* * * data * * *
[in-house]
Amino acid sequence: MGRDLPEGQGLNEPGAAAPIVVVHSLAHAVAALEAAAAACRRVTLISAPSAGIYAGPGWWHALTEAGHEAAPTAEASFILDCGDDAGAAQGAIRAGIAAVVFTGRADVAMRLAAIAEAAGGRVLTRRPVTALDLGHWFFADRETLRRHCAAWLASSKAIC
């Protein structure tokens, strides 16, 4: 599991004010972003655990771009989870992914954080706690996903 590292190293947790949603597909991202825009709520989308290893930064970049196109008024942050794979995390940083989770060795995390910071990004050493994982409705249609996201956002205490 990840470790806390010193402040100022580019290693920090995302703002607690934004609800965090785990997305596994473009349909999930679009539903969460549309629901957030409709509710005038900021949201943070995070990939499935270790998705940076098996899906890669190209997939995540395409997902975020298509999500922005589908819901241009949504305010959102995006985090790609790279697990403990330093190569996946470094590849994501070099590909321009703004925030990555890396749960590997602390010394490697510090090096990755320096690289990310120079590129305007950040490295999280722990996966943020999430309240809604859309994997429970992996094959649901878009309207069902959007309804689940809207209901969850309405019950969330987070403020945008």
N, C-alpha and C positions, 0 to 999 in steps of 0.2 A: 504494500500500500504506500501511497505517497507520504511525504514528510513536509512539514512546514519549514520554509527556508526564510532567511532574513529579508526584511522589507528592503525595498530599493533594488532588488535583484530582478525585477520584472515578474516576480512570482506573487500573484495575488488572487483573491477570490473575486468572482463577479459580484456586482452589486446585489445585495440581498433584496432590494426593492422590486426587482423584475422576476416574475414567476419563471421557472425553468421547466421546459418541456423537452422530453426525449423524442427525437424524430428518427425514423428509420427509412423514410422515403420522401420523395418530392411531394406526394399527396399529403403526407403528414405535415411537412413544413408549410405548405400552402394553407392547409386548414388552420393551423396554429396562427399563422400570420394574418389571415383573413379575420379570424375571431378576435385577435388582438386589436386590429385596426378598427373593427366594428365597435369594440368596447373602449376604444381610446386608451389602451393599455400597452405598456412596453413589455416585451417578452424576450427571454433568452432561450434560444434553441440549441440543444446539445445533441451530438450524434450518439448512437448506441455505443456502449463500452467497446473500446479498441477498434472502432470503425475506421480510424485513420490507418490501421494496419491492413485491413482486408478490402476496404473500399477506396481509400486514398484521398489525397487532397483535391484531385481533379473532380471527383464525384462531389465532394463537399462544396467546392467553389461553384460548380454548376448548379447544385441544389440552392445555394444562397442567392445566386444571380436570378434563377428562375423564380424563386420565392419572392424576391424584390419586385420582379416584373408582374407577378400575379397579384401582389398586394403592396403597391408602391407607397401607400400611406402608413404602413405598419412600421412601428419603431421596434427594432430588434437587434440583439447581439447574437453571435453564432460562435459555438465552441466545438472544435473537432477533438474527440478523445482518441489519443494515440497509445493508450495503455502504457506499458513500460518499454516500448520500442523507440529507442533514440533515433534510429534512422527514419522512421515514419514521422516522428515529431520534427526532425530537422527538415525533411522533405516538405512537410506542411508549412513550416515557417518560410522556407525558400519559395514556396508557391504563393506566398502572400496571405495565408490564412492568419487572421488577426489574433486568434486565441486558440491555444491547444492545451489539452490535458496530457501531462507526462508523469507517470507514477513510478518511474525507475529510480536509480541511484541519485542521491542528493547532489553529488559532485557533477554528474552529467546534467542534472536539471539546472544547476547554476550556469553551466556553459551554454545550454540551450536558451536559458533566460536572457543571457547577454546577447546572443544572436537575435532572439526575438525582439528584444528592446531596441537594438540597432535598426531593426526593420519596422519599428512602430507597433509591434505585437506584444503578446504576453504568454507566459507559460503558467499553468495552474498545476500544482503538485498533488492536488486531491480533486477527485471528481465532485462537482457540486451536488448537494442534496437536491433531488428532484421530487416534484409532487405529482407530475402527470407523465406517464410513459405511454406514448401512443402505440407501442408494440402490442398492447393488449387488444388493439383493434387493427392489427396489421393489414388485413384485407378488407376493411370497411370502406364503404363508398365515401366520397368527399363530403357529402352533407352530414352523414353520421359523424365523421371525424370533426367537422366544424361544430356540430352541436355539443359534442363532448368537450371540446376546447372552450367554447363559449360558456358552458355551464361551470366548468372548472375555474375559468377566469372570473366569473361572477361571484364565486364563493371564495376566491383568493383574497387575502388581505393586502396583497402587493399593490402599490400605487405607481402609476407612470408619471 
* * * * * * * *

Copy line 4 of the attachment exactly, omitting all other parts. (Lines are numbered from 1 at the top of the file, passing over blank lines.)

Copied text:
N, C-alpha and C positions, 0 to 999 in steps of 0.2 A: 504494500500500500504506500501511497505517497507520504511525504514528510513536509512539514512546514519549514520554509527556508526564510532567511532574513529579508526584511522589507528592503525595498530599493533594488532588488535583484530582478525585477520584472515578474516576480512570482506573487500573484495575488488572487483573491477570490473575486468572482463577479459580484456586482452589486446585489445585495440581498433584496432590494426593492422590486426587482423584475422576476416574475414567476419563471421557472425553468421547466421546459418541456423537452422530453426525449423524442427525437424524430428518427425514423428509420427509412423514410422515403420522401420523395418530392411531394406526394399527396399529403403526407403528414405535415411537412413544413408549410405548405400552402394553407392547409386548414388552420393551423396554429396562427399563422400570420394574418389571415383573413379575420379570424375571431378576435385577435388582438386589436386590429385596426378598427373593427366594428365597435369594440368596447373602449376604444381610446386608451389602451393599455400597452405598456412596453413589455416585451417578452424576450427571454433568452432561450434560444434553441440549441440543444446539445445533441451530438450524434450518439448512437448506441455505443456502449463500452467497446473500446479498441477498434472502432470503425475506421480510424485513420490507418490501421494496419491492413485491413482486408478490402476496404473500399477506396481509400486514398484521398489525397487532397483535391484531385481533379473532380471527383464525384462531389465532394463537399462544396467546392467553389461553384460548380454548376448548379447544385441544389440552392445555394444562397442567392445566386444571380436570378434563377428562375423564380424563386420565392419572392424576391424584390419586385420582379416584373408582374407577378400575379397579384401582389398586394403592396403597391408602391407607397401607400400611406402608413404602413405598419412600421412601428419603431421596434427594432430588434437587434440583439447581439447574437453571435453564432460562435459555438465552441466545438472544435473537432477533438474527440478523445482518441489519443494515440497509445493508450495503455502504457506499458513500460518499454516500448520500442523507440529507442533514440533515433534510429534512422527514419522512421515514419514521422516522428515529431520534427526532425530537422527538415525533411522533405516538405512537410506542411508549412513550416515557417518560410522556407525558400519559395514556396508557391504563393506566398502572400496571405495565408490564412492568419487572421488577426489574433486568434486565441486558440491555444491547444492545451489539452490535458496530457501531462507526462508523469507517470507514477513510478518511474525507475529510480536509480541511484541519485542521491542528493547532489553529488559532485557533477554528474552529467546534467542534472536539471539546472544547476547554476550556469553551466556553459551554454545550454540551450536558451536559458533566460536572457543571457547577454546577447546572443544572436537575435532572439526575438525582439528584444528592446531596441537594438540597432535598426531593426526593420519596422519599428512602430507597433509591434505585437506584444503578446504576453504568454507566459507559460503558467499553468495552474498545476500544482503538485498533488492536488486531491480533486477527485471528481465532485462537482457540486451536488448537494442534496437536491433531488428532484421530487416534484409532487405529482407530475402527470407523465406517464410513459405511454406514448401512443402505440407501442408494440402490442398492447393488449387488444388493439383493434387493427392489427396489421393489414388485413384485407378488407376493411370497411370502406364503404363508398365515401366520397368527399363530403357529402352533407352530414352523414353520421359523424365523421371525424370533426367537422366544424361544430356540430352541436355539443359534442363532448368537450371540446376546447372552450367554447363559449360558456358552458355551464361551470366548468372548472375555474375559468377566469372570473366569473361572477361571484364565486364563493371564495376566491383568493383574497387575502388581505393586502396583497402587493399593490402599490400605487405607481402609476407612470408619471 